Richard Yates – One of My Favorite Fiction Writers of the 20th Century

Richard Yates

Born:  February 3, 1926     Died:  November 7, 1992

If you don’t go for realism or portrayals of life as it actually is lived in fiction, you might as well just skip Richard Yates. However I, on the other hand, devoured all of Yates’ works.

If you still want to read Richard Yates, where should you begin? The short stories are spectacular achievements of poignant realism, perhaps the best since Anton Chekhov. The titles of Yates’ two short story collections, ‘Eleven Kinds of Loneliness’ and ‘Liars in Love’, are a good indication of his human subject matter. As for the novels, I would start with ‘The Easter Parade’ even before his most acclaimed work, ‘Revolutionary Road’. I have found no other author who could make me feel the same degree of empathy as Richard Yates does for the two sisters portrayed in ‘The Easter Parade’.

“There were worse things in the world than being alone. She told herself that every day.”

Perhaps this is why I read fiction, to gain insight into the human predicament. Not sympathy mind you, but empathy.

Anothe fine novel by Yates is ‘A Good School’. But, nearly all of Yates’ novels are excellent acute protrayals of their characters, even his two lesser works (in my opinion), ‘A Special Providence’ and ‘Young Hearts Crying’.

Perhaps the most striking quality of Yates is the clearness and lucidity of his prose. From this directness comes his ability to write scenes that resonate with and emotionally move readers.

Blake Bailey wrote a massive biography of Richard Yates which seems to chronicle every little detail of Yates’ sad life called ‘A Tragic Honesty’. Yes, Richard Yates did have a tragic post-World-War-II life. Plagued by TB at a young age, too much alcohol, too many cigarettes, ten nervous breakdowns, always too little money, divorces, too many short-term girlfriends. One time he accidentally almost killed himself by starting his apartment on fire with a cigarette and after that was confined to the psych ward at Bellevue Hospital for a few months. He was too meticulous in his writing method to make it as a Hollywood screenwriter, spending sometimes hours searching for exactly the right word. He had to watch as writers with less talent than he got the awards, the acclaim, and the book sales.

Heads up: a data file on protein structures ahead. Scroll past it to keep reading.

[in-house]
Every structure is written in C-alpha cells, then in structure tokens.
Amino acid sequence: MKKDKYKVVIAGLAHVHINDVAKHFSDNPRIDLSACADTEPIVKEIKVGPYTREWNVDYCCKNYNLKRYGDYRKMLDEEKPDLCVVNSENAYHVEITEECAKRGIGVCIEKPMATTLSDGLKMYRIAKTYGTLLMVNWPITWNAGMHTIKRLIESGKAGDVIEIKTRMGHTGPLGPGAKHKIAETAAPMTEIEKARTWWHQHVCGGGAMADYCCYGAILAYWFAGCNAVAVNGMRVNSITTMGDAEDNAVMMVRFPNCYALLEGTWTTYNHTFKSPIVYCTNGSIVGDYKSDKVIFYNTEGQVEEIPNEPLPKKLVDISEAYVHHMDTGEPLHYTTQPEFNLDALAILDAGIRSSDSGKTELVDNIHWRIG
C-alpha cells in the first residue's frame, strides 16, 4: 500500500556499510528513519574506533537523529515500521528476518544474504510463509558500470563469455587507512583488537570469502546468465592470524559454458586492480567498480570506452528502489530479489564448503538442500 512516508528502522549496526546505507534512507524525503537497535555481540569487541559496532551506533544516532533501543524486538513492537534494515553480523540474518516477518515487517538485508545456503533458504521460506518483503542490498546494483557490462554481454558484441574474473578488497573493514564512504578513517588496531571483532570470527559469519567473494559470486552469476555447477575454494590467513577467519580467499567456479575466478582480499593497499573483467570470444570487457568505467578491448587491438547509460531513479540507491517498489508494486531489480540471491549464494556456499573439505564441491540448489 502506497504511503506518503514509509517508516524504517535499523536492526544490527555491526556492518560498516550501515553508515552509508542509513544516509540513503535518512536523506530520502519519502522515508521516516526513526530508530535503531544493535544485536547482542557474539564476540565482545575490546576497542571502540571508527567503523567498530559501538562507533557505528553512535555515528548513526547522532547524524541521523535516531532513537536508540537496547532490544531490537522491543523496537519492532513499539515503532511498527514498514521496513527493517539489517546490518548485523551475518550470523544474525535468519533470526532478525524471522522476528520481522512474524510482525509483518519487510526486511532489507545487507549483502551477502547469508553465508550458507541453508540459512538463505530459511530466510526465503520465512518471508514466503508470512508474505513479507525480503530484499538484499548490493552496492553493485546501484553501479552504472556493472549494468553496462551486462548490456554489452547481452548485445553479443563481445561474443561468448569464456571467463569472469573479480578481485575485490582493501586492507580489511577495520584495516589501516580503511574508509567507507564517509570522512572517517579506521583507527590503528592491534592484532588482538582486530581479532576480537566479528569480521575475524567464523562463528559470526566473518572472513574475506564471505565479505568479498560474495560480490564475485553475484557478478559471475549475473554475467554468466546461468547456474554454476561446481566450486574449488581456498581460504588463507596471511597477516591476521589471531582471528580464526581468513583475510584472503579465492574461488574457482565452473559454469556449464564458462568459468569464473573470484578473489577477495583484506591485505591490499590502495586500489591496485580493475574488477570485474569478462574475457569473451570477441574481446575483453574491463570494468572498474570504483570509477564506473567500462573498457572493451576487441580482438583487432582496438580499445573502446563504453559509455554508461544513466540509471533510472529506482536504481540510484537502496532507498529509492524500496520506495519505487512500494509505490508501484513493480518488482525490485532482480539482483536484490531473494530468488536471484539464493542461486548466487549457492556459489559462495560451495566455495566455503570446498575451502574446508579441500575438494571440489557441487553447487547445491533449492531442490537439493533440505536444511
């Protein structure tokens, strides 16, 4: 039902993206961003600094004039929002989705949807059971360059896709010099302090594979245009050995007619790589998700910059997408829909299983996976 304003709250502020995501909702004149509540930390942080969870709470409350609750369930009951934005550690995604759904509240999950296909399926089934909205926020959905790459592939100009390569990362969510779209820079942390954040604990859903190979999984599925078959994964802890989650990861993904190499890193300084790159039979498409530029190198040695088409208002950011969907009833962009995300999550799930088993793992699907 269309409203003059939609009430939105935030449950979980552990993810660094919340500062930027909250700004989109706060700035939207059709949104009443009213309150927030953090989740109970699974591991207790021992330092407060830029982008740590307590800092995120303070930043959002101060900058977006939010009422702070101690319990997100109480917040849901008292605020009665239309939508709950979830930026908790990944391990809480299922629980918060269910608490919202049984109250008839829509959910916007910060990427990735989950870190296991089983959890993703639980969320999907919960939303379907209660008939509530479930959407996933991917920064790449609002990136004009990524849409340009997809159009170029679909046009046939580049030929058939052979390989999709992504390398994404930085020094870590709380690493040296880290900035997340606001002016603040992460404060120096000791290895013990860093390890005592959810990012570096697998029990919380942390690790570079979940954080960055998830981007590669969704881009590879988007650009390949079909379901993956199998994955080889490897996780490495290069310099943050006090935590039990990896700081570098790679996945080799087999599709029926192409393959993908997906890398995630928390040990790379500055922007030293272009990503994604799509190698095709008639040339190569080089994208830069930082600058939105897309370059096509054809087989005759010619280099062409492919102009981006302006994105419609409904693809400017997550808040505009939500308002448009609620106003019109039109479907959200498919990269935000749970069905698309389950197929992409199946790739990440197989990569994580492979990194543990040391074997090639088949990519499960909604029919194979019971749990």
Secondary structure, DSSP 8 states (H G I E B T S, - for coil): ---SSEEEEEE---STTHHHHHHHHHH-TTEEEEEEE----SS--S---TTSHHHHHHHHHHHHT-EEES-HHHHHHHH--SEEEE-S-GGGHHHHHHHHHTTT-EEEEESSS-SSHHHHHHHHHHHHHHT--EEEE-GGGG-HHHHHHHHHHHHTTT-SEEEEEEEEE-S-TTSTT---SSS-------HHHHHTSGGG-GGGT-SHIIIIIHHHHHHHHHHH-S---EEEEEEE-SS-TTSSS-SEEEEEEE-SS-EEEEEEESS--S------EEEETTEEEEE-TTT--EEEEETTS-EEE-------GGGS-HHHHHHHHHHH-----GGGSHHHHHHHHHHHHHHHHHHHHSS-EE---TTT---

I’m only interested in stories that are about the crushing of the human heart.” ― Richard Yates

Richard Yates’ life might be considered a failure except for his fiction which fortunately is still here for us to read. The one thing Richard Yates could do was capture life on the page. During his life, he was known as a writers’ writer, admired by his fellow writers if not be the book-buying public.

Here is more than fine writing; here is what, added to fine writing, makes a book come immediately, intensely and brilliantly alive. If more is needed to make a masterpiece in modern American fiction, I am sure I don’t know what it is.” – Tennessee Williams on Revolutionary Road.

I love Richard Yates, his work, and the novel ‘Revolutionary Road’. It’s a devastating novel.” – Michael Chabon

2 responses to this post.

  1. This is a nice reminder that I need to read more of his work. I adored The Easter Parade when I read it at least a decade ago. Earlier this year I read Cold Spring Harbour and loved it.

    Liked by 1 person


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